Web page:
A virus not known to normally cause disease, coupled with lowered immunity in children due to lockdowns, may have led to a hepatitis outbreak, researchers have found.
Sudden-onset HepatitisTwo new studies, which have yet to be peer-reviewed, have now been published led by the University of Glasgow and Great Ormond Street Hospital (GOSH) in London. The UK Health Security Agency (UKHSA) also worked with them.
More than 1,000 children, many under the age of five, in 35 countries are thought to have been affected.
In the UK, most of the 268 children affected by sudden-onset hepatitis have been aged under five, with nearly 40 percent of children taken to hospital needing intensive care. Twelve children in the UK needed a liver transplant for rapid liver deterioration.
The study found that the outbreak was connected to the common adeno-associated virus 2, or AAV2. The virus is not known to normally cause disease and often accompanies infection with adenoviruses, but has now been found by scientists to be associated with the development of acute hepatitis in a small number of young children.
It added that AAV2 was present at high levels in all but one sample from patients with unexplained hepatitis and so the researchers believe that coinfection with two viruses—AAV2 and an adenovirus, or less often the herpes virus HHV6 (which has also been found in sample from some patients)—may offer the best explanation for the onset of severe liver disease in affected children.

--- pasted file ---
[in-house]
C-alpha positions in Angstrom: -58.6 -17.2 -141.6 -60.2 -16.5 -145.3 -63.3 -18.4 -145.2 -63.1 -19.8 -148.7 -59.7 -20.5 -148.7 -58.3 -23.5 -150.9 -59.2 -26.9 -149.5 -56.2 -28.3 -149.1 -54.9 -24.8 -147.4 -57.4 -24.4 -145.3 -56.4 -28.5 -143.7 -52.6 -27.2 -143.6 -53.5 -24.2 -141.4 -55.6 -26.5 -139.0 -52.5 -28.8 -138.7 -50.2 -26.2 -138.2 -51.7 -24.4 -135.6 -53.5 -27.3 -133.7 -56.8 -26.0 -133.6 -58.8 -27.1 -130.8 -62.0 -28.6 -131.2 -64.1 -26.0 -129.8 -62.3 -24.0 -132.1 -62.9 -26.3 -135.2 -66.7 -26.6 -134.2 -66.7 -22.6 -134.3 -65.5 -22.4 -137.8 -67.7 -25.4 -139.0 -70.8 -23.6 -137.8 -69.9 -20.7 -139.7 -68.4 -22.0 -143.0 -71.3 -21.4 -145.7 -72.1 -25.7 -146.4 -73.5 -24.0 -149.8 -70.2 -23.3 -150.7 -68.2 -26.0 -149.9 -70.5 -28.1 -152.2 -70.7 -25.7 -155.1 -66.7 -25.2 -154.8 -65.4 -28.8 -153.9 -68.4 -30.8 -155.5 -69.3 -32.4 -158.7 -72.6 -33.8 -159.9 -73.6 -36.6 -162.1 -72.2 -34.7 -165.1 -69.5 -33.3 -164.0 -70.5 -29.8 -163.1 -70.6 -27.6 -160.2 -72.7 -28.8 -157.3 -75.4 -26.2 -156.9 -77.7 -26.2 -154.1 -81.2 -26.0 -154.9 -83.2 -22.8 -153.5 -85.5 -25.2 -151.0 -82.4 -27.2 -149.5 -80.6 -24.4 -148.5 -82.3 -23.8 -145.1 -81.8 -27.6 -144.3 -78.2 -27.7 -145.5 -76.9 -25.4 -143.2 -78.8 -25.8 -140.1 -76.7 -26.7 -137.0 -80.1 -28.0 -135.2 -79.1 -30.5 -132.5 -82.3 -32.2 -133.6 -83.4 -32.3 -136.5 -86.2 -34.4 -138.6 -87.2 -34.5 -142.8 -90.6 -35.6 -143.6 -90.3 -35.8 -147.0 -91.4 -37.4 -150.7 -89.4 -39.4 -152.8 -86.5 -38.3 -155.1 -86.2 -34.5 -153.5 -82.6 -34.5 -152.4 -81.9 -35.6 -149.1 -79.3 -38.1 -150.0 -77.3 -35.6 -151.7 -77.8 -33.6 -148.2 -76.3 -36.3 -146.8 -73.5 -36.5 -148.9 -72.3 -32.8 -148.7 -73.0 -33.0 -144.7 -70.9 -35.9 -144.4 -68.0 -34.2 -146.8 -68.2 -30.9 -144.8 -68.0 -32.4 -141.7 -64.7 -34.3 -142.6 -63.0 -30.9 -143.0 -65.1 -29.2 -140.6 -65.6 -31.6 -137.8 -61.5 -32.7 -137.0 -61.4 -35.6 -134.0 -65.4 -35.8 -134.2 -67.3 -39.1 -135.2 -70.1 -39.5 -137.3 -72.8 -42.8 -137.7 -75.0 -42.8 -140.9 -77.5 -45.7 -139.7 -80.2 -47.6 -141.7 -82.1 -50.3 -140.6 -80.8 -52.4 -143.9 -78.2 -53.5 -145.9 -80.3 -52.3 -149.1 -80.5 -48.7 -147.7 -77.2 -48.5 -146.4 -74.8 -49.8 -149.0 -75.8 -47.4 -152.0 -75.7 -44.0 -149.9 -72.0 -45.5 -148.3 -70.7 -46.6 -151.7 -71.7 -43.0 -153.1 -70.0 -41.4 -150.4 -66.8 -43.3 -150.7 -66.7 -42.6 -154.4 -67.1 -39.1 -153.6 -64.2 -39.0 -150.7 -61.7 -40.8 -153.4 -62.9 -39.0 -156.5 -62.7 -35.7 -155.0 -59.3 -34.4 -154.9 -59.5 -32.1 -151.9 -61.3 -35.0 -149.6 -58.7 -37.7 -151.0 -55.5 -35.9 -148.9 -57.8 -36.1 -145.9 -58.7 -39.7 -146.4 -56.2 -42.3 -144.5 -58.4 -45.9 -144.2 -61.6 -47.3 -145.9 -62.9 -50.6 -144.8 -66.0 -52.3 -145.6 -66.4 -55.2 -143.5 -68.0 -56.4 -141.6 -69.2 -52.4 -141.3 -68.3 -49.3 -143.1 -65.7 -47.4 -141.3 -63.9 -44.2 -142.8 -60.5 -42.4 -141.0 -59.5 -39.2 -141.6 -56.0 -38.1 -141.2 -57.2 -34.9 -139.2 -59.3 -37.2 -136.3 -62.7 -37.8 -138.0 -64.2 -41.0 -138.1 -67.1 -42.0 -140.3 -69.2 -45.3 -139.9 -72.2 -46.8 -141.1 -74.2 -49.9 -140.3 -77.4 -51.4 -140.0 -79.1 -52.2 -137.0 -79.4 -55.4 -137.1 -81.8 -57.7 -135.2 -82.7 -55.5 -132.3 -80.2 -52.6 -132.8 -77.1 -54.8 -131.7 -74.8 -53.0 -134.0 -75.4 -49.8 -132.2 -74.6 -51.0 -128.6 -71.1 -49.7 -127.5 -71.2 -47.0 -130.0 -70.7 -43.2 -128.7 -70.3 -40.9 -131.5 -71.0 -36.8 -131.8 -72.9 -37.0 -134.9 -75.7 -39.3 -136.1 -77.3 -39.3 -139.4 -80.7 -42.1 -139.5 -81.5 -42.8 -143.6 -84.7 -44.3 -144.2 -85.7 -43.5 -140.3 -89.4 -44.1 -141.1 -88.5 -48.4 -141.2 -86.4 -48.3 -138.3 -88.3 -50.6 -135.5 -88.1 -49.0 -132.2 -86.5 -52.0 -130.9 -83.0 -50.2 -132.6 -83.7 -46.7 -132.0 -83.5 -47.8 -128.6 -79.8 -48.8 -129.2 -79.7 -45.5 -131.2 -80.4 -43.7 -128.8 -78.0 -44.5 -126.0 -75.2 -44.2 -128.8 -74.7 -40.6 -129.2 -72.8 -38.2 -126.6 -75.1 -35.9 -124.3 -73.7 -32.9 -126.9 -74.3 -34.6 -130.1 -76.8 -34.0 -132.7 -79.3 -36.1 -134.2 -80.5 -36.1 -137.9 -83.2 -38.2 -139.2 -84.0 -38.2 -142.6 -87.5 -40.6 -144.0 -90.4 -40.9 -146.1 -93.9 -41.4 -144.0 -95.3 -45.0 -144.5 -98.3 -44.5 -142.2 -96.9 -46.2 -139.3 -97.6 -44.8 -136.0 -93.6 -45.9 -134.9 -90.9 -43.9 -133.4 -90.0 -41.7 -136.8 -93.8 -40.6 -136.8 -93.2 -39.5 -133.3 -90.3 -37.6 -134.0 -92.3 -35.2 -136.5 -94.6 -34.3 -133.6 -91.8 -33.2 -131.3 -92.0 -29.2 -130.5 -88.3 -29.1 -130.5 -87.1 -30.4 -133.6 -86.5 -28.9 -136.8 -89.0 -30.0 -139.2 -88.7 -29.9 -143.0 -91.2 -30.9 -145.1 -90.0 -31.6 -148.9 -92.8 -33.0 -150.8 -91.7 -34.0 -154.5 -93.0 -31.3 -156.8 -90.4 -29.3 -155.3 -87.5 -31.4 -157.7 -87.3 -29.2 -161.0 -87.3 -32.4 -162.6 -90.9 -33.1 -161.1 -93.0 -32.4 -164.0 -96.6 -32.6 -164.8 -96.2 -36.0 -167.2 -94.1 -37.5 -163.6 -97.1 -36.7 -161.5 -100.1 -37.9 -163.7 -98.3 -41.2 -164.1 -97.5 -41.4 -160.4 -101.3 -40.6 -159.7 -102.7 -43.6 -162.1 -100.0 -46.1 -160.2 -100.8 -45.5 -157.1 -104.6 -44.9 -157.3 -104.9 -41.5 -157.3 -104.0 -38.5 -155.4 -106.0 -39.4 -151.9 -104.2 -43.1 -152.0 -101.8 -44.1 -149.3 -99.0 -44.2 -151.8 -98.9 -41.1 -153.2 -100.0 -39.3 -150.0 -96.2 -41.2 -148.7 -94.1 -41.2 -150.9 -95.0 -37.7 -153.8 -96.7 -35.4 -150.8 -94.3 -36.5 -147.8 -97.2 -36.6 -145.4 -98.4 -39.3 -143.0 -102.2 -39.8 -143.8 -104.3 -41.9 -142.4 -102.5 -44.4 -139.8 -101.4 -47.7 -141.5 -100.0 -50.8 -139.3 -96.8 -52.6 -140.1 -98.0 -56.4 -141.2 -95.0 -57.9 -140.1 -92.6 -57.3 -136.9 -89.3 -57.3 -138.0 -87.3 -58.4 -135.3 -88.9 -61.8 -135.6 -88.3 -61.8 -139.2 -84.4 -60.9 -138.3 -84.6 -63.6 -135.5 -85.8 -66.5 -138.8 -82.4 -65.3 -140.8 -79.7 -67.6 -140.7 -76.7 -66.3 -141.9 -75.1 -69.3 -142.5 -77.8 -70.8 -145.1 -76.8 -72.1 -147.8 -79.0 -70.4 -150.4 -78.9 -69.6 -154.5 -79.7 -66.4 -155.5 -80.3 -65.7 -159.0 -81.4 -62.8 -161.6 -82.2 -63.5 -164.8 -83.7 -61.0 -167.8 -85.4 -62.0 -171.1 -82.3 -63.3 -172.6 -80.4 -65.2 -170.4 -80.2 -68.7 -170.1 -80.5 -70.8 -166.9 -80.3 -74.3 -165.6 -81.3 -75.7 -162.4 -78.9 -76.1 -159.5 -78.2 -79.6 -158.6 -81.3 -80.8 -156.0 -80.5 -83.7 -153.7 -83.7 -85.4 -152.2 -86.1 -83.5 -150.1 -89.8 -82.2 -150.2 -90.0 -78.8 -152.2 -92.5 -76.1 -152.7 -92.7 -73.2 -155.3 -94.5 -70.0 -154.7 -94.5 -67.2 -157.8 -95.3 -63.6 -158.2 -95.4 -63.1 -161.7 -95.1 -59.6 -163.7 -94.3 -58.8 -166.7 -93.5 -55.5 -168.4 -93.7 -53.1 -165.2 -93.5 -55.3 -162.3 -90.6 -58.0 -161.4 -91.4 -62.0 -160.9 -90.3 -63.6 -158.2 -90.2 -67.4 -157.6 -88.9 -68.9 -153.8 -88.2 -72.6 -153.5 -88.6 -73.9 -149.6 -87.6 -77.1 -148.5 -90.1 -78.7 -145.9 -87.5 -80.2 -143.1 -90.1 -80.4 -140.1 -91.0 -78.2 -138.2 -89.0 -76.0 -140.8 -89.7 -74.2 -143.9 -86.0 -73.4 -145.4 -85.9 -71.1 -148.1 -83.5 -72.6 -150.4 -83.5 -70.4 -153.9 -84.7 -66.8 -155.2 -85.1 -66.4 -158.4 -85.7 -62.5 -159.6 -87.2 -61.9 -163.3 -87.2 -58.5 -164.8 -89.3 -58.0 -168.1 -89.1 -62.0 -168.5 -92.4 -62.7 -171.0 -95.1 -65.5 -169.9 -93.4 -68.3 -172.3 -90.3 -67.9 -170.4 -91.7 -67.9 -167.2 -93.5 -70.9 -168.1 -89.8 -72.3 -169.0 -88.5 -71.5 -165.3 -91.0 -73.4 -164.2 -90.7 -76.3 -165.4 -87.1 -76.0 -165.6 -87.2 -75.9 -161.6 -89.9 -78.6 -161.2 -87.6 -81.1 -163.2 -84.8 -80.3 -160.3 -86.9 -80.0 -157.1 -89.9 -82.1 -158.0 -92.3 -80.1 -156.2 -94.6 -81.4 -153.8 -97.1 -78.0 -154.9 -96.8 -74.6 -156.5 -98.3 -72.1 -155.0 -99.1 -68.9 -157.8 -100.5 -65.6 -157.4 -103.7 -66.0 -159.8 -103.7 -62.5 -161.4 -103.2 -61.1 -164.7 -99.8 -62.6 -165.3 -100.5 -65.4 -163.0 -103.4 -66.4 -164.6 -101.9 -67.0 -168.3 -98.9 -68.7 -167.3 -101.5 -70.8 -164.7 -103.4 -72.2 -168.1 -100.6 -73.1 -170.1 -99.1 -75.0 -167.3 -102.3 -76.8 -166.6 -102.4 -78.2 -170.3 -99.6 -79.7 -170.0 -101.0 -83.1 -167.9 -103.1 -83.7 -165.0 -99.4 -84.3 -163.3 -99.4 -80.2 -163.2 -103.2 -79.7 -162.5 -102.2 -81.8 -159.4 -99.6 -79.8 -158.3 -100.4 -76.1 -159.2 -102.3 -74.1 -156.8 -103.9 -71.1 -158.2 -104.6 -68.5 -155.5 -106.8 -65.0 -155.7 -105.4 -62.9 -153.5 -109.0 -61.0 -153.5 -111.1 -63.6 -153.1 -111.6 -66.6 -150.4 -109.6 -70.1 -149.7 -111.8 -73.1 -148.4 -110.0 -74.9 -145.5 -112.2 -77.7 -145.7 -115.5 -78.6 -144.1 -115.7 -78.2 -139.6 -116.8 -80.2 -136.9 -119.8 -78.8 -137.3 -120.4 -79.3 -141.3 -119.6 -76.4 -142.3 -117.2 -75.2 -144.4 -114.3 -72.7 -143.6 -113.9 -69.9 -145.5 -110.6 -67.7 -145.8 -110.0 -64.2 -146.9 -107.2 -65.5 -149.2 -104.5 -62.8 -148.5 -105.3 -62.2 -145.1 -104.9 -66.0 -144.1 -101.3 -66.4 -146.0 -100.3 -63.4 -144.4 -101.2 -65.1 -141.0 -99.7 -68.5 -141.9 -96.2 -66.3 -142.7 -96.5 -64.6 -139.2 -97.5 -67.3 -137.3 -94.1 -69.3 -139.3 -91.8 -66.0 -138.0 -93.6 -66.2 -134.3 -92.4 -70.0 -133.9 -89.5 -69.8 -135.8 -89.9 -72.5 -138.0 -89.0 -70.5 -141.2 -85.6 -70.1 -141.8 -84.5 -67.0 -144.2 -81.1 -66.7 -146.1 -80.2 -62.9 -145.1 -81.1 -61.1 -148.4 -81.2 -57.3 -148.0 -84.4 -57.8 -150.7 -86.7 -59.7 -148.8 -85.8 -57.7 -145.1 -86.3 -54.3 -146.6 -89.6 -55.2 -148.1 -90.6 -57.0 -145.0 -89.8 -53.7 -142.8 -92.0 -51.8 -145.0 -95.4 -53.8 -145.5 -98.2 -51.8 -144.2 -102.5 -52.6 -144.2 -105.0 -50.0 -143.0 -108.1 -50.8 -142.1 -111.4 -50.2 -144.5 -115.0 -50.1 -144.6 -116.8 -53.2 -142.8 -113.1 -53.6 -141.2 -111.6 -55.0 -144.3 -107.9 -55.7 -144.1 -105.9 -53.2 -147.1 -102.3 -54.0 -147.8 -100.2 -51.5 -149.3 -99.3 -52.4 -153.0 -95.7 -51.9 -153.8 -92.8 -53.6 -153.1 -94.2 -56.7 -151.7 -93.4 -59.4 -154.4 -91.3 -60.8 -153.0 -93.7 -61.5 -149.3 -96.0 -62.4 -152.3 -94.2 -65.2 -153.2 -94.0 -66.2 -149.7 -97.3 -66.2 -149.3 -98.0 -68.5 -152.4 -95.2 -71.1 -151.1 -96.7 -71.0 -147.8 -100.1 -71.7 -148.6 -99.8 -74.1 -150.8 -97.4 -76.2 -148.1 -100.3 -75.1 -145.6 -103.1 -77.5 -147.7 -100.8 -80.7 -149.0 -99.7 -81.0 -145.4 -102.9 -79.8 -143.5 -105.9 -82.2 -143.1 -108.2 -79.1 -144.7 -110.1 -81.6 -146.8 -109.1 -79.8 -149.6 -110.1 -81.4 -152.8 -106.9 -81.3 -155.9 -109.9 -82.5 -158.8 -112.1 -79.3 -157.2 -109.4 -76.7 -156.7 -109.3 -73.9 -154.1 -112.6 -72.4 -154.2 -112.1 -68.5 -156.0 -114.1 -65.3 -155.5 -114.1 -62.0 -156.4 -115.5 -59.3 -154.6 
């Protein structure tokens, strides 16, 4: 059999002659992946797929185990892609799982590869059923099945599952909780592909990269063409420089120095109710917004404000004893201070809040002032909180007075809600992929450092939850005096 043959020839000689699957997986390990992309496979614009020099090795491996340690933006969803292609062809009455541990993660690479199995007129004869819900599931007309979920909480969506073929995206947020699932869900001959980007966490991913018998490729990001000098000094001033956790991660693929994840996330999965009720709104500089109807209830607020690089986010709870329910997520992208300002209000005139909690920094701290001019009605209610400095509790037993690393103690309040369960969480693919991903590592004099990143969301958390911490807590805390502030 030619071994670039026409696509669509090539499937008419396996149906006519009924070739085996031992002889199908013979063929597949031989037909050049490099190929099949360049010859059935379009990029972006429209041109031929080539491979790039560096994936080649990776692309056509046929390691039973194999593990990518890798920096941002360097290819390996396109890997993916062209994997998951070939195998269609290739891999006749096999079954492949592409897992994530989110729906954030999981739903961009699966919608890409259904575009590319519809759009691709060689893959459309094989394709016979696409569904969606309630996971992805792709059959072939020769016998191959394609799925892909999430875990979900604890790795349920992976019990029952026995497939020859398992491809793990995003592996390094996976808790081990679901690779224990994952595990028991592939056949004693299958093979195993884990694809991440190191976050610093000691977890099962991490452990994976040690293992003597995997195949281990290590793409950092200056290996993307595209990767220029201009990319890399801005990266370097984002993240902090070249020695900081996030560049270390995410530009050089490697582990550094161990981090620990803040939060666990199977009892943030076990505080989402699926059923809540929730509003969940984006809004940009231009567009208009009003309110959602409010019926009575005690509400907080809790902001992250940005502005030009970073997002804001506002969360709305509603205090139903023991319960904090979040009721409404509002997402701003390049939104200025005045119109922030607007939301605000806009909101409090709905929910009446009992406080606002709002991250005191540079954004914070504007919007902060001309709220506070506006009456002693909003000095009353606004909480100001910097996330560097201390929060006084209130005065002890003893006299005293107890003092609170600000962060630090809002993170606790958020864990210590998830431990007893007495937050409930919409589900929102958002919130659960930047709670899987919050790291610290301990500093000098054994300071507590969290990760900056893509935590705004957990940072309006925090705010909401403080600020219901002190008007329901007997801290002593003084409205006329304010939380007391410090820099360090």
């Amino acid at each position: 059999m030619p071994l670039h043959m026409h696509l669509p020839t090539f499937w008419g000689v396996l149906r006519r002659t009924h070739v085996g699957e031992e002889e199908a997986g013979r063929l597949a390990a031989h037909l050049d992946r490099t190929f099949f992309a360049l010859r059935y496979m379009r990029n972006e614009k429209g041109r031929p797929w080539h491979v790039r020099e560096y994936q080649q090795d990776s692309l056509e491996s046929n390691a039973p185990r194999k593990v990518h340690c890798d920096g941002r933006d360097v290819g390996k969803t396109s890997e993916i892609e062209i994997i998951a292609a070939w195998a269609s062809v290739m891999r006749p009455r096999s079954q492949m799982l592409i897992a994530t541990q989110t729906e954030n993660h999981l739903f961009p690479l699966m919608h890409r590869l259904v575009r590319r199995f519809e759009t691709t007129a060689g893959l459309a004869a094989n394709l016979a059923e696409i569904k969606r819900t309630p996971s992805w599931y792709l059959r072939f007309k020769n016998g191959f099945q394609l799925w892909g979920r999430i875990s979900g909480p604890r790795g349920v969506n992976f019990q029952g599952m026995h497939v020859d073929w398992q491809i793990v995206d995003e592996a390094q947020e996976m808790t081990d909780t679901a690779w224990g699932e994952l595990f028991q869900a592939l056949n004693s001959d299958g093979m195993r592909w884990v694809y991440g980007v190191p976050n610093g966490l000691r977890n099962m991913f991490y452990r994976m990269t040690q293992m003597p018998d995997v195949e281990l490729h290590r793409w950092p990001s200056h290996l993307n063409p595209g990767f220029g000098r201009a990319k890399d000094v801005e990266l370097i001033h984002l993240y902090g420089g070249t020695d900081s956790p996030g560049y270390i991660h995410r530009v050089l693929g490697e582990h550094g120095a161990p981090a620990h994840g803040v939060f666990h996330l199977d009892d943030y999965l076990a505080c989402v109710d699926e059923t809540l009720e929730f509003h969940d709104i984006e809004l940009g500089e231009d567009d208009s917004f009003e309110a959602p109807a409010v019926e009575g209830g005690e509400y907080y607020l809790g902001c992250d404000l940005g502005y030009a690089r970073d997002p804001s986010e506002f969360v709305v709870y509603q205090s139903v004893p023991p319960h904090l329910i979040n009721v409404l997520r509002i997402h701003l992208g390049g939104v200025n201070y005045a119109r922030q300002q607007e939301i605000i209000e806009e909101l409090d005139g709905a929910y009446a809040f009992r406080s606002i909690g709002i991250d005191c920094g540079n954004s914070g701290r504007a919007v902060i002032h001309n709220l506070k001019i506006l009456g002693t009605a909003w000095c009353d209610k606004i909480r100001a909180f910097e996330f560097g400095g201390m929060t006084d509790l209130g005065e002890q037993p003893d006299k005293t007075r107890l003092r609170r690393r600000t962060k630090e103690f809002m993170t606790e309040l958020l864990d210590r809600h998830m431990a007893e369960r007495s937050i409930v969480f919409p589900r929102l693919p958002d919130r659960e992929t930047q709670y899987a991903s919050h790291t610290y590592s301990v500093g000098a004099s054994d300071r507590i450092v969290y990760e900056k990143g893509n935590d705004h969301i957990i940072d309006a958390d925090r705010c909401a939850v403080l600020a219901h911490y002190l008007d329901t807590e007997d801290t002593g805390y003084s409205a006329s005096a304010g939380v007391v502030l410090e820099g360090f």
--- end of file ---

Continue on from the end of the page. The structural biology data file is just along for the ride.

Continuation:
However, researchers said that still cannot be certain why this is happening now.
Both teams said that they highlighted the possibility that a peak in adenovirus infections in the general population after a period of lockdown may have led to this, through lowered immunity in children to certain viruses and changes in patterns of virus circulation.
Both studies were able to rule out the likelihood of recent or previous COVID-19 infection as a direct cause for the hepatitis cases.
At the time, she said that “the point is what we’ve done with lockdowns is that we’ve massively disrupted the way that we interact with each other and consequently we’ve interrupted microorganisms and the way we spread them to one another.”
AAV2Professor Emma Thomson, senior author of the Scottish study and an expert in infectious diseases, said: “There are many unanswered questions and larger studies are urgently needed to investigate the role of AAV2 in paediatric hepatitis cases.
“We also need to understand more about seasonal circulation of AAV2, a virus that is not routinely monitored, it may be that a peak of adenovirus infection has coincided with a peak in AAV2 exposure, leading to an unusual manifestation of hepatitis in susceptible young children,” said Thomson.